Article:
Atkinson’s Bakery, 44 High Street, Willunga

A cottage was built on Lot 84 by the mid 1860s and in 1869 Mrs Winifred Maloney paid rates on the house and allotment.

John Atkinson (1859-1911), son of Robert Atkinson, purchased 44 High Street (Lot 84) in 1885 and he established a general store, bake-house and residence in 1886 and opened business with Mr G. Carr as baker. A docket from December 1889 in the Willunga National Trust collection shows that the store sold a good assortment of drapery, groceries, ironmongery, crockery and tinware.

Robert Fish Atkinson (1857-1922). another son of Robert Atkinson, joined the firm in 1897 and added an auctioneering business in 1901. He was a chairman of the District Council of Willunga. Robert’s sons, Thomas Fish (“Tom”) and Robert Francis (“Frank”), continued this well-known business. Bread and other provisions were delivered throughout the Willunga area by Atkinson’s horse and cart, then by car, carrying welcome news to outlying families.

The bakery and its owner were a source of great interest for local children:
“Mr Atkinson was a wise and kind man who knew everything that was going on in the district, and he helped my Mother and we children in lots of ways while my Father was in France with the 1st AIF. Mr Atkinson had a peculiarity – he was never seen without a hat on, in the house or out; some said he wore it in bed, but I think that would be stretching it a bit”.

“We boys loved to go into the bakehouse and watch them pour bags of flour into long wooden troughs, and then make it into dough by mixing it with water and other ingredients, no mechanical mixers then. The men wore short sleeved shirts with the sleeves cut off right up to their shoulders, and they would reach right down a metre deep, and keep on working the dough till it was ready to be rolled out in long rolls and chopped off to loaf-sized lumps of dough. They had a flat wooden plate with a long handle attached; the plate would be sprinkled lightly with flour, a lump of dough placed on it, and they would push it right to the back of the oven, give it a quick flip, and leave the dough sitting in the oven. This would go on hundreds of times till the oven was full”.

“The old oven had been in use for many years and the division between the fire base and the bread department had burnt out in several places. When the bread was almost ready to be taken from the oven, almost invariably some of the loaves would catch fire. The wooden plate would then be brought into service again, this time with a kerosene tin cut in halves length wise and half filled with water, they would push it in, give it a flip, and splash water on the burning bread. It sounds pretty primitive, but that’s the way it was day after day. Anyway, we all enjoyed the bread that wasn’t burnt, and it didn’t cost very much then. Of course I shouldn’t tell you about the odd mouse that fell out of the bags of flour as it was emptied into the troughs, they were usually despatched by a whack from someone’s hand. What’s a little drop of blood in a great mass of flour like that?”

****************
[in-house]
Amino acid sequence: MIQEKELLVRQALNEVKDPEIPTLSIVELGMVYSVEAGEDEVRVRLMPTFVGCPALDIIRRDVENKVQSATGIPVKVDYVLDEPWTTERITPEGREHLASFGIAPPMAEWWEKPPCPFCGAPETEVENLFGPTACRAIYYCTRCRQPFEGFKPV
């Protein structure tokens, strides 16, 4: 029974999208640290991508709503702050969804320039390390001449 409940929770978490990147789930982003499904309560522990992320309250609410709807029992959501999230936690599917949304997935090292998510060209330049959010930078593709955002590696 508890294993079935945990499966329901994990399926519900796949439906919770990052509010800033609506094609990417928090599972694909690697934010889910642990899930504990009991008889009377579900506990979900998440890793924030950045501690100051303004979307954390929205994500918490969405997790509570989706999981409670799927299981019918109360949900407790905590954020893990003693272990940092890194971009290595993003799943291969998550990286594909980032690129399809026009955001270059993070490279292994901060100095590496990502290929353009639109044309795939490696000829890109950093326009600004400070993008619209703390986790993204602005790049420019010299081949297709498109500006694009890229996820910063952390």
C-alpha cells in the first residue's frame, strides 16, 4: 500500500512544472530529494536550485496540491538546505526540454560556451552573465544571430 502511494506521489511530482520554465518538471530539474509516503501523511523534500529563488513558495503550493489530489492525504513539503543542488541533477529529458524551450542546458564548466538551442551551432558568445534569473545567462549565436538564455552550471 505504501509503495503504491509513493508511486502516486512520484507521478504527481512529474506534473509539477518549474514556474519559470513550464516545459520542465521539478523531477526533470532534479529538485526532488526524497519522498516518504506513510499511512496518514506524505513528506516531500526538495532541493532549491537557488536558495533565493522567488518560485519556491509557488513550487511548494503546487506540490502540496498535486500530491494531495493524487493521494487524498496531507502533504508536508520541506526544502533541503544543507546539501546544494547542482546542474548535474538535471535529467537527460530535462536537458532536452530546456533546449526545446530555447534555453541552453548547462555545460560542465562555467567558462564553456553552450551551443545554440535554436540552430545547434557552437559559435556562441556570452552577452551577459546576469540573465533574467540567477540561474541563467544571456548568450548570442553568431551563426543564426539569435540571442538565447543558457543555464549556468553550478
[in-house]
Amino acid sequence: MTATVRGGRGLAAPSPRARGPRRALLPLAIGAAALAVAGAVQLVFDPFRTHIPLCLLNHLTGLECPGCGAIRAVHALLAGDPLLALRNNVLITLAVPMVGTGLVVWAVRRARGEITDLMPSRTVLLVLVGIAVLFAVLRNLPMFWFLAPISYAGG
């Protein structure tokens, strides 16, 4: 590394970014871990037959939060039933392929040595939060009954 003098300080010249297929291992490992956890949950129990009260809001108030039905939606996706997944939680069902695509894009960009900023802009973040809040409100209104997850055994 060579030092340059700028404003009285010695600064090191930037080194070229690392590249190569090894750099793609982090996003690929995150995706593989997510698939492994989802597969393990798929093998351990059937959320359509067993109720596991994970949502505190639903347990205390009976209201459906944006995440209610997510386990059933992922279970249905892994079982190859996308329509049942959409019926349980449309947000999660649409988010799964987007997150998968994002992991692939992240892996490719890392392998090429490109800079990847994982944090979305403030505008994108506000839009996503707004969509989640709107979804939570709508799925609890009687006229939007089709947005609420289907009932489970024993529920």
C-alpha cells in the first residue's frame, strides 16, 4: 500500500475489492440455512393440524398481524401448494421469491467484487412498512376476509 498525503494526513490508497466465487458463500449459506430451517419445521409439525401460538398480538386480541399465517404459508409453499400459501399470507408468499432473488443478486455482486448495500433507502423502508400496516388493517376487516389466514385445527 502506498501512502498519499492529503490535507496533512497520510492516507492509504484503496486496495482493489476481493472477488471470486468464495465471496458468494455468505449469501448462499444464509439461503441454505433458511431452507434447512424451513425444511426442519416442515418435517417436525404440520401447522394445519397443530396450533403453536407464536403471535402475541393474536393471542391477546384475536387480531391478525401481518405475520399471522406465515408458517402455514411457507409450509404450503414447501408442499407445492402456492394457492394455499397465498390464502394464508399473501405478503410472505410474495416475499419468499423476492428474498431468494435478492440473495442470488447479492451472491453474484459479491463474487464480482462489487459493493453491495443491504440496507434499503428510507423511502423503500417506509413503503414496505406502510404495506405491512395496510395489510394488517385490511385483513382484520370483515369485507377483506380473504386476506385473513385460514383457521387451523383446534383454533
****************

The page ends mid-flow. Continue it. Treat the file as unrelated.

“I remember staying at Aunty Hazel’s [Atkinson] here – she had a high bed in the front room with ballerina photos. A light that had a long cord over the bed so you could turn it off from the bed. She always cut my toast into threes – I have a photo of her holding me in her arms outside the front of here circu 1967”.

The bakery and store business closed with the retirement of Thomas Atkinson in 1967.

Jeremy Keyte and partner purchased the property from Hazel Atkinson in 1977. They restored the building, lived in the residence and, from 1980-1986, ran Willunga Studio gallery in the shop section. The shop then became the base for their Adze Character design business. In 2020 the shop is leased by Terre Cafe.

The counter in the cafe was rescued after being discarded from Goode’s Store when it closed in 1967. In all exterior details, the building appears in original condition, including a typical decorative parapet, massive timber verandah posts and picket fence in front of the residence. It is an almost perfect street-scape of a late nineteenth century store.

This building is on the State Heritage Register (SA Heritage Places database #5279)


R Baxendale and F Lush, Willunga Walks, Willunga National Trust, Willunga 2010.
Doug Lush Recollections (unpublished).
Gina Marie recollections.

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